Friday, June 26, 2009

review of ISW in June 2009 issue of Teaching Philosophy

Those of you who are fans, or at least regular readers, of this site probably also know about the journal Teaching Philosophy, which since its founding in 1975 "has provided a peer-reviewed forum for the exchange of ideas about the challenges faced by philosophers in the classroom, and has published the largest body of original work on philosophy teaching in the English language." Over the years, I have found the journal to be a very helpful resource.

The current issue (Volume 32:2, June 2009) includes a Digital Media Review section. One of the "digital media" under review is this very site. Prof. John Immerwahr (Villanova Univ.), the reviewer, gives a clear (yet concise) overview of this site -- along with advice about how to subscribe to a weblog such as this one.

I'll shatter the suspense -- SPOILER ALERT -- SPOILER ALERT -- SPOILER ALERT --

by saying that it's a positive review! Some selected bits of Immerwahr's review follow. (Seeing the full review online requires that you or your institution's library have an online subscription to the journal, I'm afraid.)

  • "This particular blog calls to mind the tradition of essay writing from Montaigne through Addison and Steele. The general format is that Cholbi or one of the other regular authors 'posts' a reflection on some issue related to the teaching of philosophy....other readers post comments or reactions to the original comment.... The whole process, in other words, is rather like a virtual 18th century coffee house. Most of the posts are brief, well-written, thought-provoking, and addressed to real concerns for a typical philosophy instructor."
  • "[The discussion of Michael's post, "What If I Just Don't Like You?", is] an interesting exchange that one can read in just a few minutes. It is just the kind of conversation that one might have in a department common room with a group of serious and thoughtful colleagues. But, as we all know, in today’s hectic world those conversations are increasingly rare. It fills a niche, in other words, between a researched article in Teaching Philosophy and a casual venting with a friend, spouse, or partner."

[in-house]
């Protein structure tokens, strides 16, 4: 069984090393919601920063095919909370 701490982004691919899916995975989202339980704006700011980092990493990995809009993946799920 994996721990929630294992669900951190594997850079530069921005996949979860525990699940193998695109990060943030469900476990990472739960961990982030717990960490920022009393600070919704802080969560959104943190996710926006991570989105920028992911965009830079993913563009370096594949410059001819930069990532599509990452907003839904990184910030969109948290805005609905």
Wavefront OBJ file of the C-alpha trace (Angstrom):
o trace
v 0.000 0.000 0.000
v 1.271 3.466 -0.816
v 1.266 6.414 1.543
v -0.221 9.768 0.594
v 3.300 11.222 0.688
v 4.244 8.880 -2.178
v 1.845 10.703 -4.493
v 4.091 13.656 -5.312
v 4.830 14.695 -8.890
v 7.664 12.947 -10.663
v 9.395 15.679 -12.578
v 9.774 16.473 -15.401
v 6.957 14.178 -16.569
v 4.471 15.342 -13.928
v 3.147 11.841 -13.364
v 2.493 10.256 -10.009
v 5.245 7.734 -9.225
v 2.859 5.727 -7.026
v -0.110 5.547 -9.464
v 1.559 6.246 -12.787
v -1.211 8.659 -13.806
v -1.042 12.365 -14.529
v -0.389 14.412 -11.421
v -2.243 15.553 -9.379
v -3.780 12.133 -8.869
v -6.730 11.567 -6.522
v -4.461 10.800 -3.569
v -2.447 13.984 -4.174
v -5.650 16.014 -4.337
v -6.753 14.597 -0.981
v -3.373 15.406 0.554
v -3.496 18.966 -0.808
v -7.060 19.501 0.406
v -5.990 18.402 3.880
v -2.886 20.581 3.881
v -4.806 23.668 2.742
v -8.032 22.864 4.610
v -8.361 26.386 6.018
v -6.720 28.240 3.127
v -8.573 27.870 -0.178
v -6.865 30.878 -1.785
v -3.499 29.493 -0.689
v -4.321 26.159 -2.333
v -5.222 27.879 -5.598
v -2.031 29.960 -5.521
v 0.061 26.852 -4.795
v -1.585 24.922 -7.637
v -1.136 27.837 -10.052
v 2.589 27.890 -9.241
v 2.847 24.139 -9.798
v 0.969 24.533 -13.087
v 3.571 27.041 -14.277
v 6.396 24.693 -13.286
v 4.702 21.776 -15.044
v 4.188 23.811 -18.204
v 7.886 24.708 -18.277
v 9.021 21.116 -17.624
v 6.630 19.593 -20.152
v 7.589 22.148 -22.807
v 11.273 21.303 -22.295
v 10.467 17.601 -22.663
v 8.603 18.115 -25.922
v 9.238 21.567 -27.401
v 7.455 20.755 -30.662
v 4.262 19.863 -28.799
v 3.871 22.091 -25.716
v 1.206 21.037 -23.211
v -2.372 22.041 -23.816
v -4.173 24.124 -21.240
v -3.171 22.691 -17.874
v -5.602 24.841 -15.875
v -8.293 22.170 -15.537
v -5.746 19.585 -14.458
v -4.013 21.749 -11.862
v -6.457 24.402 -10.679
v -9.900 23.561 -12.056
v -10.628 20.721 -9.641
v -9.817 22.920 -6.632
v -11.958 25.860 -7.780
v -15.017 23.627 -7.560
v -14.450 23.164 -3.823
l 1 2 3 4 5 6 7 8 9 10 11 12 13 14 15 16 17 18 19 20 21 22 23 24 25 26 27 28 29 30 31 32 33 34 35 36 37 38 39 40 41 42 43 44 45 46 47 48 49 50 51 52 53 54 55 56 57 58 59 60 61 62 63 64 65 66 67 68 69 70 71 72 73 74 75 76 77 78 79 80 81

• "ISW allows us to participate in a conversation around issues in teaching that is both thoughtful and thought provoking, inviting further commitment but not requiring it. For a small investment of time, it offers a rich reward."

Hooray for us (especially for Michael), and sincere thanks to Prof. Immerwahr for the positive and encouraging words.

By the way -- as it happens, the other review in the Digital Media Review section (this one written by Ruth Poproski)
is of a site developed and maintained by Immerwahr himself:, which "presents strategies and resources for faculty members and graduate assistants who teach philosophy courses, especially at the introductory level; it also includes material of interest to college faculty generally." There's a permanent link to that site down in the lower righthand side of this page. Check it out!

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